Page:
Driving through Sindh province in Pakistan, you expect to see crops of wheat, sugar cane and rice, and mango, date and banana trees.
But just a few hours drive into the province away from the busy city of Karachi, all I see is water, after the country was hit by the worst flooding in its history.
It's like an ocean. Still and calm, having destroyed and drowned all in its path.
There is no life on the horizon, no bustling communities or farmers and farm workers. They have retreated.
Those who are left on the little land that remains drag the belongings they have salvaged up muddy banks and roadsides.
The highway is just high enough not to be submerged, and they are sitting on the hot ground with the sun beating down on them, at the mercy of the extreme weather.
Pakistan has been subjected to a heatwave that's brought record-breaking temperatures of 53C (127F) in the Sindh province, melted glacial ice in the north, caused lakes in the foothills of the Himalayas to burst their banks and a monster monsoon.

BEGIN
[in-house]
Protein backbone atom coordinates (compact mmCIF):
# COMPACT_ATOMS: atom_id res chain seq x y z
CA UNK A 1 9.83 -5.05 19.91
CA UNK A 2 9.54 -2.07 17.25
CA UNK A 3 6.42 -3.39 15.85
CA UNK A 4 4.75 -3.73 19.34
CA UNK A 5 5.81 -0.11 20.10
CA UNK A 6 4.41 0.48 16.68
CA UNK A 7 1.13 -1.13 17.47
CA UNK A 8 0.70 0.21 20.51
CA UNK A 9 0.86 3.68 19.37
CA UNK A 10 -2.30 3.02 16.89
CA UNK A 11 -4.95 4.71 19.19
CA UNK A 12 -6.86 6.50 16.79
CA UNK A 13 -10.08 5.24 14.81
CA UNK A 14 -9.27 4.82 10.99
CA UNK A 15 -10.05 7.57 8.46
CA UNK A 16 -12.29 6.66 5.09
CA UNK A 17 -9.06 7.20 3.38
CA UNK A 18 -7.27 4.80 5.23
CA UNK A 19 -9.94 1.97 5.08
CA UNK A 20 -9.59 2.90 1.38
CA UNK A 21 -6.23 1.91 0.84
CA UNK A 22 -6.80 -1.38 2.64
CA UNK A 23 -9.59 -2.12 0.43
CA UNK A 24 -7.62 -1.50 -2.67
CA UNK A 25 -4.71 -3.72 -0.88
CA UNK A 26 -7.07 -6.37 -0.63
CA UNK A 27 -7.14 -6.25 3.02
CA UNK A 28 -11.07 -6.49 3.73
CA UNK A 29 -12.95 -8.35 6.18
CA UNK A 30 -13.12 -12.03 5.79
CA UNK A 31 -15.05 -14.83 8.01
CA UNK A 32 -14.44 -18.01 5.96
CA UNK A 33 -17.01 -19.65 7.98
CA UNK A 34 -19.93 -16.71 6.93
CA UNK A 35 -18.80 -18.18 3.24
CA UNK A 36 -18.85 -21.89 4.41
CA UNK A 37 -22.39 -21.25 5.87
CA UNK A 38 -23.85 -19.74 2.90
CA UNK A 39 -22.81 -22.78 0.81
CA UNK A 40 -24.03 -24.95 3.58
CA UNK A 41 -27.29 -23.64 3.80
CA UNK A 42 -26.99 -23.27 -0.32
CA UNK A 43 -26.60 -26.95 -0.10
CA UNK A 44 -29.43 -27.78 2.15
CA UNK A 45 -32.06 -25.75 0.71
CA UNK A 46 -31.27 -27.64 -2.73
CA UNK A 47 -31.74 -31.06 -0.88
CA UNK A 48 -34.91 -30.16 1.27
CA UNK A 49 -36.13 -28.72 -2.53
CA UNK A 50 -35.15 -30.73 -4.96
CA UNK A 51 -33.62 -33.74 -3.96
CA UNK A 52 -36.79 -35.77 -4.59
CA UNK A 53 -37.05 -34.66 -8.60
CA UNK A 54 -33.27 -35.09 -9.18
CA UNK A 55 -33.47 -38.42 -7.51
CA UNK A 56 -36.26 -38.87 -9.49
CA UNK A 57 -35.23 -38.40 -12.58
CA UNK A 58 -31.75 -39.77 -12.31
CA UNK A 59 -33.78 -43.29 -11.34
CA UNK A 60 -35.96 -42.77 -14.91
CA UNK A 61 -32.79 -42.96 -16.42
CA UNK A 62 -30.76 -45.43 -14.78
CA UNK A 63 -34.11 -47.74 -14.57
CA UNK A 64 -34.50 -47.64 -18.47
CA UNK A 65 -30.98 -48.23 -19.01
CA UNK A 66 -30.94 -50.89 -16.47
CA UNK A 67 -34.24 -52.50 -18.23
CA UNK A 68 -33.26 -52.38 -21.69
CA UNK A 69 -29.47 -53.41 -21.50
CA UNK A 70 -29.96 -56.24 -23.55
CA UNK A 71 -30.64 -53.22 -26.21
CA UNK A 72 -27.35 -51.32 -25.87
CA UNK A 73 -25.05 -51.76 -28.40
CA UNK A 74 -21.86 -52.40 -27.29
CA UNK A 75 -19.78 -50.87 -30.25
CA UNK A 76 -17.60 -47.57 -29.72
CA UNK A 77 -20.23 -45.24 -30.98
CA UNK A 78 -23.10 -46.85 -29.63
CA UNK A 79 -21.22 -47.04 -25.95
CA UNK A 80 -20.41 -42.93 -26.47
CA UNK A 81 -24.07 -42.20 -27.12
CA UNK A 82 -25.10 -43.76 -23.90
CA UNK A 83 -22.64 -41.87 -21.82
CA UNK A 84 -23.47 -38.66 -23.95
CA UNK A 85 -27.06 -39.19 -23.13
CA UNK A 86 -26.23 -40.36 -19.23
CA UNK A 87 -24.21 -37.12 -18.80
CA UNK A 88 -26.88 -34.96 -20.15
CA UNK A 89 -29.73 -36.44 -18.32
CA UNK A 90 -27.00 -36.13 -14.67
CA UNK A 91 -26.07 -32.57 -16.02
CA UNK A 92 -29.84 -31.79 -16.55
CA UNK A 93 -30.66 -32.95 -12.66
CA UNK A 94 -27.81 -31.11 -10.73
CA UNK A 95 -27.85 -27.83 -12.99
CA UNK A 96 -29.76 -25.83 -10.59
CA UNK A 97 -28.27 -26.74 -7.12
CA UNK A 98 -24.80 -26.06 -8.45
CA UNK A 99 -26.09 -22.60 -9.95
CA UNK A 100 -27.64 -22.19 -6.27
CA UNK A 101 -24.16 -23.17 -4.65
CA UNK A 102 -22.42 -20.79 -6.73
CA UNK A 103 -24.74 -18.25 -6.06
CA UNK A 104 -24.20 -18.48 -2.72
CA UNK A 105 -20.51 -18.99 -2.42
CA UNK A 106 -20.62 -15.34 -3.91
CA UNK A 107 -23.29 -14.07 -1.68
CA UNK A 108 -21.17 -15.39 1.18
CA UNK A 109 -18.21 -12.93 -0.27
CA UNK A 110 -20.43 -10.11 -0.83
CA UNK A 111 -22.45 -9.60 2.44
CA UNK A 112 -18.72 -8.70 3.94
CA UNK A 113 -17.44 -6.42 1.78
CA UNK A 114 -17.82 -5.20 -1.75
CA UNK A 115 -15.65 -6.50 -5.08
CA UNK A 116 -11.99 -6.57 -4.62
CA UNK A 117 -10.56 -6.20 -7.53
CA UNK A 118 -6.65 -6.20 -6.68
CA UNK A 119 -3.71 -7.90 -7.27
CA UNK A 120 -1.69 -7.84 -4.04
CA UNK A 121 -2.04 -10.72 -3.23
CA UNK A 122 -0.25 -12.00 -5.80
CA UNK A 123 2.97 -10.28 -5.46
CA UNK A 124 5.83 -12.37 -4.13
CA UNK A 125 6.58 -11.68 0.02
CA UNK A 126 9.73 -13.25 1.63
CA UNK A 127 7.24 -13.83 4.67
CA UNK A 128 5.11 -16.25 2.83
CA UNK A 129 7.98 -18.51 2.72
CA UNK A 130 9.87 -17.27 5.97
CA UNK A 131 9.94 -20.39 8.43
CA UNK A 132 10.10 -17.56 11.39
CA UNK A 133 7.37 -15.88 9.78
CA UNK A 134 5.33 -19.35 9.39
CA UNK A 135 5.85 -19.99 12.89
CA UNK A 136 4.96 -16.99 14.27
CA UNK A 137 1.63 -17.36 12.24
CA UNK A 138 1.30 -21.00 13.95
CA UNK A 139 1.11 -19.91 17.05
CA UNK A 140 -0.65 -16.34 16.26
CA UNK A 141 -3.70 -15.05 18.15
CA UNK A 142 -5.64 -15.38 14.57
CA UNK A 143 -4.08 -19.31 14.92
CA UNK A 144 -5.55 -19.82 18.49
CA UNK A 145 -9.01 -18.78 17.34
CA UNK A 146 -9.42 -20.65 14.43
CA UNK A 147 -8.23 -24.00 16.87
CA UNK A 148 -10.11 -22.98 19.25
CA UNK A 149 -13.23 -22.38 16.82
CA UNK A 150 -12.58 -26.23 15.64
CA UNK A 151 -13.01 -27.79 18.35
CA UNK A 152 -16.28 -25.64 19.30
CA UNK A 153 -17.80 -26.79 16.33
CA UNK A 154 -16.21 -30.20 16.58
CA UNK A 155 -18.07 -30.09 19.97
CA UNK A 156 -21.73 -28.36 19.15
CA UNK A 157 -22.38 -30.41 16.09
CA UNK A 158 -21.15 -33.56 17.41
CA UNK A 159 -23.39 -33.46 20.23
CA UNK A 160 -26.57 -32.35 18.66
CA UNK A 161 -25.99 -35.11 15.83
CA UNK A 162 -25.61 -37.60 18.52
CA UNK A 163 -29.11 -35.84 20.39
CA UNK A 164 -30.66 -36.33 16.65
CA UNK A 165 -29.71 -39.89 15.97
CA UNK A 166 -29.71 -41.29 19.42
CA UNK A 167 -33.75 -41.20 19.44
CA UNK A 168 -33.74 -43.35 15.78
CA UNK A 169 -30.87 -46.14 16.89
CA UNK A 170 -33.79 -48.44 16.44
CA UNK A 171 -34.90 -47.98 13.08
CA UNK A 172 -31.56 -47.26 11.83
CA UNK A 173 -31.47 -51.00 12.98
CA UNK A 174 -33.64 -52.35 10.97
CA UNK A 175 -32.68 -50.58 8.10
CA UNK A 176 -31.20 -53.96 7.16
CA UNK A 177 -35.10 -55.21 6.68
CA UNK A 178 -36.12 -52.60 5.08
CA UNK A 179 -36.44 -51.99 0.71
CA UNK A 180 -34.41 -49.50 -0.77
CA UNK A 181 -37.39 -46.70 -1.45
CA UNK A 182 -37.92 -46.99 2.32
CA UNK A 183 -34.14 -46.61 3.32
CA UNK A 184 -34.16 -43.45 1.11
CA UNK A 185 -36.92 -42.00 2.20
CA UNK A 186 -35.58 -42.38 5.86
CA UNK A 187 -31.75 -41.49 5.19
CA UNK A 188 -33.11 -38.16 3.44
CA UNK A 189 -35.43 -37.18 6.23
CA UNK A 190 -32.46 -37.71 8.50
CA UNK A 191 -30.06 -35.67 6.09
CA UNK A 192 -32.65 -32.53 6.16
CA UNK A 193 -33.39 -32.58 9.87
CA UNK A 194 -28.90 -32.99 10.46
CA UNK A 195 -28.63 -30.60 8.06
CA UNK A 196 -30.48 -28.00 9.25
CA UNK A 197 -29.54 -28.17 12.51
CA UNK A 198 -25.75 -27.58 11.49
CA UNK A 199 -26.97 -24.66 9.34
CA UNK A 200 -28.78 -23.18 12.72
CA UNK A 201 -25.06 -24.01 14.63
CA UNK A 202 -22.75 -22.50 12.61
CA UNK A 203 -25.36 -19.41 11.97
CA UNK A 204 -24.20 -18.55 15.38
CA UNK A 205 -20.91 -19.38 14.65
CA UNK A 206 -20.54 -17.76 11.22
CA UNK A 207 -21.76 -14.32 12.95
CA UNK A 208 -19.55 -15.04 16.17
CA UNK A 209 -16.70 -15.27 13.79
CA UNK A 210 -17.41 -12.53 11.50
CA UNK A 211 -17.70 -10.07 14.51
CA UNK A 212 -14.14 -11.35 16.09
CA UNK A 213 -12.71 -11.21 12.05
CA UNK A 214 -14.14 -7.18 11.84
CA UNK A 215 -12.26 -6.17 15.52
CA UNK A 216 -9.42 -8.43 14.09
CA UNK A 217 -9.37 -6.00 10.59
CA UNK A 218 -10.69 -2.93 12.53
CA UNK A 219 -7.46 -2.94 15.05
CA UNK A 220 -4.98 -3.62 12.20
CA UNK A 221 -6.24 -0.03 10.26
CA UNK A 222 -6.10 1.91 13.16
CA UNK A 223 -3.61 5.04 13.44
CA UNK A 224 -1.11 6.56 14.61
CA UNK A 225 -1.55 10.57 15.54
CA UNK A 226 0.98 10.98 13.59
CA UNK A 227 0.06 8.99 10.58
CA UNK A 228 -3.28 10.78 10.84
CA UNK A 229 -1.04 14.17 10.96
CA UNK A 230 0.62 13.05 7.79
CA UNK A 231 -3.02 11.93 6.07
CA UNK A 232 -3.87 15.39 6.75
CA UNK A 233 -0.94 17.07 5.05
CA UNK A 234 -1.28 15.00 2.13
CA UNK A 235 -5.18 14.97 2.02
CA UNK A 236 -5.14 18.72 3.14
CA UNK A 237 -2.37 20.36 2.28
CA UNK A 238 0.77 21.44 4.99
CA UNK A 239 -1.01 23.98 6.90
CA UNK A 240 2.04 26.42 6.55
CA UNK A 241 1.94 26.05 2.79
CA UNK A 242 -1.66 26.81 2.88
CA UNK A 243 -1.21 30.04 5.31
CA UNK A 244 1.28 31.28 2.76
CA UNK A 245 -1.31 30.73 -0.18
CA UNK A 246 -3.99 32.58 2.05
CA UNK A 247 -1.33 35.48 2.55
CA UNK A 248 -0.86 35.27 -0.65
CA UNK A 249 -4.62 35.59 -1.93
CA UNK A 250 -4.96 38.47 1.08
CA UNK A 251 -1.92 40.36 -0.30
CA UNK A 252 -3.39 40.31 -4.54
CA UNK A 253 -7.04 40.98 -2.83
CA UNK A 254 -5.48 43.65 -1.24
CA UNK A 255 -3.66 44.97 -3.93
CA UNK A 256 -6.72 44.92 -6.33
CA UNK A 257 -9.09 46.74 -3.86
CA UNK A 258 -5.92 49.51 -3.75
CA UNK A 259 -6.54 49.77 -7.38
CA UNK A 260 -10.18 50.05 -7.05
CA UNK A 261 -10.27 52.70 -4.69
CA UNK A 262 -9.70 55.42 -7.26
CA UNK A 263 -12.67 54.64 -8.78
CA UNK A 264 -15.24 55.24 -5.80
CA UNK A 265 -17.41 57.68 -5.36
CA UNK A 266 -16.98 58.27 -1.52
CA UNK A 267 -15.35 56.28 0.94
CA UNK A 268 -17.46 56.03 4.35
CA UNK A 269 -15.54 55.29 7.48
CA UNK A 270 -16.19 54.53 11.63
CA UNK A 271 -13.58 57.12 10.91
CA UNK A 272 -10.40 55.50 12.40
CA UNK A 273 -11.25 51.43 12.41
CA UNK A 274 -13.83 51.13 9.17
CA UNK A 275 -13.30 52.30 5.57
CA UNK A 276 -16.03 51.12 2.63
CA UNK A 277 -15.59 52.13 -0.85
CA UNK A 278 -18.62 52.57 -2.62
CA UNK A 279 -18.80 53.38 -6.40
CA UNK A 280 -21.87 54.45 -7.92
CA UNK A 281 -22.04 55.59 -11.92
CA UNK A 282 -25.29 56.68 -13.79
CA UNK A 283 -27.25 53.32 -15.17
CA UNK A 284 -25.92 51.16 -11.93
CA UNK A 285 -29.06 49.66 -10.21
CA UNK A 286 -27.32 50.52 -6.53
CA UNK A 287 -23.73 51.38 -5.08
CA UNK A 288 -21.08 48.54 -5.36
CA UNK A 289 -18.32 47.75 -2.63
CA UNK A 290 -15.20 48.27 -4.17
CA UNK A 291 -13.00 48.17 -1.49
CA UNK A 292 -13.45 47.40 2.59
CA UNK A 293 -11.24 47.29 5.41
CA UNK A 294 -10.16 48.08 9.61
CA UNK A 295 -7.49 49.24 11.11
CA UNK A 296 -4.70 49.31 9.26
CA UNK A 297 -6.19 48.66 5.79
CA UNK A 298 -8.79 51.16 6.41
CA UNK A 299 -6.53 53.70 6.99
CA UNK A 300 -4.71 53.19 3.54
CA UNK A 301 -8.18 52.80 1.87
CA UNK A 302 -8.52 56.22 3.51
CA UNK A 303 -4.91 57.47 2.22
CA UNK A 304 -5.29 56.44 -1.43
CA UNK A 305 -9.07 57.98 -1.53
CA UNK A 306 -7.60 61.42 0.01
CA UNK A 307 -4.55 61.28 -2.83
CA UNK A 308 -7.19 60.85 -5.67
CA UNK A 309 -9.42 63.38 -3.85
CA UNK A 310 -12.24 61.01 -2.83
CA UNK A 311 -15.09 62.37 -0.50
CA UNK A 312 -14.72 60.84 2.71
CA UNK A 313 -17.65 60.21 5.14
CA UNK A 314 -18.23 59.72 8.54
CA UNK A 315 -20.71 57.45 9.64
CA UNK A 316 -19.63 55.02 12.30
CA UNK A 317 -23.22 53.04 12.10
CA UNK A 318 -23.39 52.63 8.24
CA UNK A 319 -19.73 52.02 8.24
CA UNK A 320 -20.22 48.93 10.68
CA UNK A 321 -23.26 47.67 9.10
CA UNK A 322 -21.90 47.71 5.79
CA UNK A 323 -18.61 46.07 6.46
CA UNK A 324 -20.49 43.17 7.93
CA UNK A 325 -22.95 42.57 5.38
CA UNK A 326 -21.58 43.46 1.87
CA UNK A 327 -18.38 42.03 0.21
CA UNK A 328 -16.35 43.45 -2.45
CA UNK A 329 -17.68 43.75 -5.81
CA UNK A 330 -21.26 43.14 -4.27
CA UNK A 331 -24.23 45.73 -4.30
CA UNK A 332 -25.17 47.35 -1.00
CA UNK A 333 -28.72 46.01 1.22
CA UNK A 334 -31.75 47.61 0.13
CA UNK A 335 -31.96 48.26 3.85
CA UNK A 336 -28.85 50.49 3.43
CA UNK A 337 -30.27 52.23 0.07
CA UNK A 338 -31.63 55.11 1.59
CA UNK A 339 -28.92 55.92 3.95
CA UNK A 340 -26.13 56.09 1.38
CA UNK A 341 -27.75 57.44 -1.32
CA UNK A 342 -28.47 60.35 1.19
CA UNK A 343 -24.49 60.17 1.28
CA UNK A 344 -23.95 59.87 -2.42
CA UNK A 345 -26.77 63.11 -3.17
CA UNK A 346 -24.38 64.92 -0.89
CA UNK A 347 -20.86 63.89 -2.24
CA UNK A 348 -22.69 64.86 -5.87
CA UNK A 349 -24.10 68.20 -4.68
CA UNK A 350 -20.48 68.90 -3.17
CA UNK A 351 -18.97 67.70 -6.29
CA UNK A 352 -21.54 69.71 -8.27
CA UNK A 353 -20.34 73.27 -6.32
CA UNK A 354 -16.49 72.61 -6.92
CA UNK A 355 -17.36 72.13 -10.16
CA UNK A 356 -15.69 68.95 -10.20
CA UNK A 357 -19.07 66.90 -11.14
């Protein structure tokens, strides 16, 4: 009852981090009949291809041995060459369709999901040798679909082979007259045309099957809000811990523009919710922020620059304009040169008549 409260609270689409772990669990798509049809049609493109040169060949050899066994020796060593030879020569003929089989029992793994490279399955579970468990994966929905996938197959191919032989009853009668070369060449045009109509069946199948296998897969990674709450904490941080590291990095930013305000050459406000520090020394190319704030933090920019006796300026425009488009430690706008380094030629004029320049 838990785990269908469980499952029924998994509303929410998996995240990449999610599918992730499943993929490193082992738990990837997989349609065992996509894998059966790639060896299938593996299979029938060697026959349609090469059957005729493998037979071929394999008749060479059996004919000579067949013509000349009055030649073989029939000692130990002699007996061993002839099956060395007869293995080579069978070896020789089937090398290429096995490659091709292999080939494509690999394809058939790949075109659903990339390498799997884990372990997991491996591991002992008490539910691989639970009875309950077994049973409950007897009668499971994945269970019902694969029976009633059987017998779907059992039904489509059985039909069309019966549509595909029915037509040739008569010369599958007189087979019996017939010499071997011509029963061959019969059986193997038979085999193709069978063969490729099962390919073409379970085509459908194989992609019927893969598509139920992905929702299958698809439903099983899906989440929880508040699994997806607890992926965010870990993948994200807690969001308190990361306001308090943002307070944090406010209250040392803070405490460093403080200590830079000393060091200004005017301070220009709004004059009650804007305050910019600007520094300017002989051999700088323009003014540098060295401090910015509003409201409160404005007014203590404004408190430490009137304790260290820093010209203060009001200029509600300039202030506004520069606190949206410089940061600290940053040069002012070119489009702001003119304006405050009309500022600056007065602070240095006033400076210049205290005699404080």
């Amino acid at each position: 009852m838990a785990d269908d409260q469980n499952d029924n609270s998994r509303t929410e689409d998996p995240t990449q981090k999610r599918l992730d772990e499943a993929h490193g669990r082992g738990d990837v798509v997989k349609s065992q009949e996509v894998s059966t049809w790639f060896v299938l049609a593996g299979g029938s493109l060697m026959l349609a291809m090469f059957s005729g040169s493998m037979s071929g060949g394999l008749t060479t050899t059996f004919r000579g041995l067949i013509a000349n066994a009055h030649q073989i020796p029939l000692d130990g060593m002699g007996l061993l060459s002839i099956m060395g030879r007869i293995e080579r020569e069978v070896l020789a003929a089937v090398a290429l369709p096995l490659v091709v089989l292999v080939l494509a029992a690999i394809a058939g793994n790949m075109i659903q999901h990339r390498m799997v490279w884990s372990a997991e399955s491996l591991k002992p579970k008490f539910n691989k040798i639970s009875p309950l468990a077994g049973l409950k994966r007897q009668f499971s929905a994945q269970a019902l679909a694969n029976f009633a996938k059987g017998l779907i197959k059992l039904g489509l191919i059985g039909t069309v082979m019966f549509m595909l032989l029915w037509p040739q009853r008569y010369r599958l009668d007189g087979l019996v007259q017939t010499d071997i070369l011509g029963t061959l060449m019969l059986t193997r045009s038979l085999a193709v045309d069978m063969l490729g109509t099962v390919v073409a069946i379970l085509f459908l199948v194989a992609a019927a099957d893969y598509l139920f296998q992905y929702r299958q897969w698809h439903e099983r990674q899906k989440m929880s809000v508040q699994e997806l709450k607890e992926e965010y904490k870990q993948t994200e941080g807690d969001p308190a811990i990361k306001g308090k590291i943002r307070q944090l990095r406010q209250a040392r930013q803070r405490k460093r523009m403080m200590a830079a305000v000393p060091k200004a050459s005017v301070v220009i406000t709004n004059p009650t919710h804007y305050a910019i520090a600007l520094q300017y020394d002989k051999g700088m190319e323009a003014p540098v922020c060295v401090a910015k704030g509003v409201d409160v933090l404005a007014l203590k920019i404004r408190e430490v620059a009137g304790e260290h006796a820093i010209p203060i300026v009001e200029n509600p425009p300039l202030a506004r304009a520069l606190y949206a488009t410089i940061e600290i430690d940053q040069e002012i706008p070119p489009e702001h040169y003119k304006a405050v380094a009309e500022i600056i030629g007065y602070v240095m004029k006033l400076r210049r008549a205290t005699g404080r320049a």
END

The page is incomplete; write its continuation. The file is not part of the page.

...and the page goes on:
The people here, resilient and brave, are putting up makeshift shelters using skeletal sticks and branches.
Some have used their clothes as a tent cover, giving them hardly any protection from the rain or the sun.
But as resilient as they are, they are angry and say they have been abandoned.
We have not found many people who have received any aid.
Pakistan has admitted being stretched in capacity and resources and has made an international appeal.
They are calling for a global response to what they say is a global crisis.
For despite Pakistan's low emissions and small carbon footprint, it is paying a heavy price and consequences - it is amongst the world's top 10 worst-affected countries.
Officials are calling this the 'ground zero' for the world's existential crisis - climate change - and Pakistan and Pakistanis are bearing witness.